The recruiting pitches are strikingly familiar: Character-building and leadership opportunities for girls await in time-honored scouting programs.
But in a filing in federal court last week, the Girl Scouts of the U.S.A. said this wasn’t its recruitment message, but that of a rival organization — the Boy Scouts of America — that it accused of engaging in unfair competition and trademark infringement.
The filing by the Girl Scouts on Christmas Eve in U.S. District Court in Manhattan was the latest salvo in a legal and public relations feud between the two organizations, one that was set in motion after the Boy Scouts’ announcement in October 2017 that it would broadly accept girls to its programs.
The filing said the Boy Scouts had removed gender-specific language from some of its marketing materials that solely referred to scouts and scouting, a violation of a congressional charter that governs the organization.
The filing, which was part of a lawsuit filed by the Girl Scouts in 2018, also said that the “Scout Me In” recruiting campaign of the Boy Scouts featured girls in advertisements. Some local Boy Scouts groups used the phrase “Girl Scouting,” the filing said, further infringing on longstanding trademarks granted to the Girl Scouts by Congress. The Girl Scouts called the overtures “highly damaging.”
“For the last century, the Girl Scouts trademark has become understood to designate the source of scouting services for girls,” the filing said. “Now, because of what Boy Scouts has done, that distinctiveness is being slowly eroded, and the law affords Girl Scouts a remedy to stop such a further loss of distinctiveness.”
The Boy Scouts of America denied engaging in deceptive marketing to boost its enrollment of girls, saying in a statement on Sunday that young people and their families were attracted to the organization for a variety of reasons, including love of outdoor adventure, personal connections to programs and the goal of becoming an Eagle Scout.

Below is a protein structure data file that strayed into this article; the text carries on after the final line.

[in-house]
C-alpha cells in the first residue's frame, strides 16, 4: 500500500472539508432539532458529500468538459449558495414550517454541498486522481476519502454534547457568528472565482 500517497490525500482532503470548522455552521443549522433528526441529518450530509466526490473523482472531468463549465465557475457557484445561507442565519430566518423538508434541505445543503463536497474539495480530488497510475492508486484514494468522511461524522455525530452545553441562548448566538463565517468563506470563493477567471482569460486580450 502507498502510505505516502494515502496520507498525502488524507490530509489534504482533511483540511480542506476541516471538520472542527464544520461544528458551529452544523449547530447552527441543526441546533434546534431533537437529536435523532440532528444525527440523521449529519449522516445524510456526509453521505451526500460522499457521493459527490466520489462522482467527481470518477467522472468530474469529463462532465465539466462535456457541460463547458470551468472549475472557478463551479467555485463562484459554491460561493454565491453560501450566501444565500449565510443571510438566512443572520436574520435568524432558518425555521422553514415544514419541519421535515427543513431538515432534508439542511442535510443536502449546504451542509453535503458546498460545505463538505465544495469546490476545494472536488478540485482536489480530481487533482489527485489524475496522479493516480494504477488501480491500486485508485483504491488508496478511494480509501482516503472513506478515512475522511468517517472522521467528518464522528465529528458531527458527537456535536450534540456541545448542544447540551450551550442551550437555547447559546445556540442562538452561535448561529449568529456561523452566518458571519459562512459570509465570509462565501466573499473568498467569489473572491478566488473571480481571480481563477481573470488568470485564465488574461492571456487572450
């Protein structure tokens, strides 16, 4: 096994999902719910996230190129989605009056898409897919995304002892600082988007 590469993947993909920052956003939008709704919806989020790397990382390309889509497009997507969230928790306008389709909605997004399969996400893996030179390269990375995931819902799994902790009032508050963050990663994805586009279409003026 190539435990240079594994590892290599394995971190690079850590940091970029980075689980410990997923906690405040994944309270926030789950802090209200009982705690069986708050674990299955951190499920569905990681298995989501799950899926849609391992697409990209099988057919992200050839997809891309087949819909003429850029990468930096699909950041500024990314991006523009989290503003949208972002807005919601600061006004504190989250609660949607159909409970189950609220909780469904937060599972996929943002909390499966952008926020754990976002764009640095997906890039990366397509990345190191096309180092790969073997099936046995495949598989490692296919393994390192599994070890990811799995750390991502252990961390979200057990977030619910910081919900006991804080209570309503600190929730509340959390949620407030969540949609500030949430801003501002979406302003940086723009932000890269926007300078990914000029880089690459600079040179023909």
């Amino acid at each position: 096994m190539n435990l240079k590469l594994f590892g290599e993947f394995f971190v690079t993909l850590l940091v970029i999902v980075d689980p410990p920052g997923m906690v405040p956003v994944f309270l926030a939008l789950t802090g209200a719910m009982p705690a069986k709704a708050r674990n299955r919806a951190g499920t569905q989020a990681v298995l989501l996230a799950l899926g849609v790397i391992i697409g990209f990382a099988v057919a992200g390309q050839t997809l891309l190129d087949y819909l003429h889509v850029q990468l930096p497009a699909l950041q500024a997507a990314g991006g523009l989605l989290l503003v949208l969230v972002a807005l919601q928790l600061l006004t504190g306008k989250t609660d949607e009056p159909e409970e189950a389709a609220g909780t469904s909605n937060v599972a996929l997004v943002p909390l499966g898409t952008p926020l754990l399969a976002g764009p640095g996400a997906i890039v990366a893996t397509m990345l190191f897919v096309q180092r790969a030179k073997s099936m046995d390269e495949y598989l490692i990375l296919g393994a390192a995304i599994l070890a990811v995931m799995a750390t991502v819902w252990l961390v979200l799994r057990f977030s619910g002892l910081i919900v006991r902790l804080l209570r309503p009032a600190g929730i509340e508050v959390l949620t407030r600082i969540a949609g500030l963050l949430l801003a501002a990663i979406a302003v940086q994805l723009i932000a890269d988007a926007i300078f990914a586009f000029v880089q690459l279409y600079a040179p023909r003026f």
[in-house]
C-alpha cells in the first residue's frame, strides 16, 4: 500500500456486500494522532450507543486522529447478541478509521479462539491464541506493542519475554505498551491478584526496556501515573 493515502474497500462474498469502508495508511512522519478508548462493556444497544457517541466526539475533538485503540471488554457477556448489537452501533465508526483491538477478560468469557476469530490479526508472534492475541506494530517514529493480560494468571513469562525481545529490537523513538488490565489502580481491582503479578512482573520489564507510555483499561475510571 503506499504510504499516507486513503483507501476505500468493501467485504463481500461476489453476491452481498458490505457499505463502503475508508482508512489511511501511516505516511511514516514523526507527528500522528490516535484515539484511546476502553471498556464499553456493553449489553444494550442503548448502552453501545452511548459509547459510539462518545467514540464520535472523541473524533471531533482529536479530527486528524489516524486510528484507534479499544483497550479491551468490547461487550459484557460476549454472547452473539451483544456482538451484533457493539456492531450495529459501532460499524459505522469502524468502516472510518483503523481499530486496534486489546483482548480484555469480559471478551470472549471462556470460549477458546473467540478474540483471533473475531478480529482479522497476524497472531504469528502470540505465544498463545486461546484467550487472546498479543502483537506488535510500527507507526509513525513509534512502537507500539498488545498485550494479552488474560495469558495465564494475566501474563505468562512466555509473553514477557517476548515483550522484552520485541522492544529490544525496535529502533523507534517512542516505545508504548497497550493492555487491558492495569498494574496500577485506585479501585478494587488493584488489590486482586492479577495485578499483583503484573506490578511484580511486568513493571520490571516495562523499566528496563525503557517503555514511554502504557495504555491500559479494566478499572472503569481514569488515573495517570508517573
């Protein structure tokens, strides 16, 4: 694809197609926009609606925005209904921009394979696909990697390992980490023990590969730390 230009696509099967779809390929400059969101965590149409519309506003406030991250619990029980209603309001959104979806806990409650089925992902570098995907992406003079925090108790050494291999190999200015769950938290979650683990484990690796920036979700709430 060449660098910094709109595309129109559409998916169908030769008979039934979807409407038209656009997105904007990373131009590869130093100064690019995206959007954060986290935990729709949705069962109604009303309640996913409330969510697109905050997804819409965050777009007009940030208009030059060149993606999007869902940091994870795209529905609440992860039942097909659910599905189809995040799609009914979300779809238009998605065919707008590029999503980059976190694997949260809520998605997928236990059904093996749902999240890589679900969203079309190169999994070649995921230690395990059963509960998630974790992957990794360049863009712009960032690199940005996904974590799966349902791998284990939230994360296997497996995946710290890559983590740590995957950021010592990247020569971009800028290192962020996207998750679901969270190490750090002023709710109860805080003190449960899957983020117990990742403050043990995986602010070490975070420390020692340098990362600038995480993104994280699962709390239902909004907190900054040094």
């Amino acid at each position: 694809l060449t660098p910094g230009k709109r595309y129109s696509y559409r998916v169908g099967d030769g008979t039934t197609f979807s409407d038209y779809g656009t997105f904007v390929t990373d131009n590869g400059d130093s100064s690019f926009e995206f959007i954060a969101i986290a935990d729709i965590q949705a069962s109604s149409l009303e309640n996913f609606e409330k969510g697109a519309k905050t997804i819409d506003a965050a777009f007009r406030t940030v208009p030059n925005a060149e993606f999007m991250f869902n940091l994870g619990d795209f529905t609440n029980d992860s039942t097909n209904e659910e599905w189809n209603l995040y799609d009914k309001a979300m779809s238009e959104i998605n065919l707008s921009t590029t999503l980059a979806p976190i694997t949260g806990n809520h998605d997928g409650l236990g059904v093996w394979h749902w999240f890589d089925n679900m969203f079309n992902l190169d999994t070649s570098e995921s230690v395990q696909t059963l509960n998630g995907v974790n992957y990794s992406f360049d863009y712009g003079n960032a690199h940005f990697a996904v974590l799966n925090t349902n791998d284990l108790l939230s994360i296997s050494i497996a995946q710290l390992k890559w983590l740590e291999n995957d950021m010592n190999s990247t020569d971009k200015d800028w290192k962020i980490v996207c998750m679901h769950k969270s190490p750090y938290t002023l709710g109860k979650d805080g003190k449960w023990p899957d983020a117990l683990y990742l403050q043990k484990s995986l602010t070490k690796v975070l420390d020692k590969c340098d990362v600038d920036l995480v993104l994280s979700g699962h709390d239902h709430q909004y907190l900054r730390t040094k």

“To imply that confusion is a prevailing reason for their choice is not only inaccurate — with no legally admissible instance of this offered to date in the case,” the Boy Scouts said, “but it is also dismissive of the decisions of more than 120,000 girls and young women who have joined Cub Scouts or Scouts BSA since the programs became available to them.”
The decision by the Boy Scouts organization to accept girls came as its membership dwindled in recent decades. In 2017, the organization said that it had 2.3 million members between the ages of 7 and 21 and nearly a million volunteers throughout the United States and its territories. That was less than half the estimated five million members that the Boy Scouts, incorporated in 1910, had at its peak in the 1970s. Earlier this year, the Boy Scouts of America filed for bankruptcy protection.
The shift in membership guidelines immediately caused tensions between the Boy Scouts and the Girl Scouts, with one Girl Scouts national executive saying that the organization was “blindsided” by the announcement and that girls thrived in all-female groups.
A little more than a year later, the Girl Scouts sued the Boy Scouts in federal court in Manhattan for trademark infringement, dilution, unfair competition, tortious interference with prospective economic advantage and deceptive business practices. In the lawsuit, the Girl Scouts said that parents had mistakenly signed girls up for new programs offered by the Boy Scouts instead of for Girl Scouts programs.
The Boy Scouts have sought to have the lawsuit dismissed and said it lacked merit.
In its statement on Sunday, the Boy Scouts said it had decided to accept girls into its programs after years of receiving requests from families who wanted the option of character-development and leadership programs run by the organization.
“We applaud every organization that builds character and leadership in children, including the Girl Scouts of the U.S.A., and believe that all families and communities benefit from the opportunity to select the programs that best fit their needs,” the Boy Scouts said.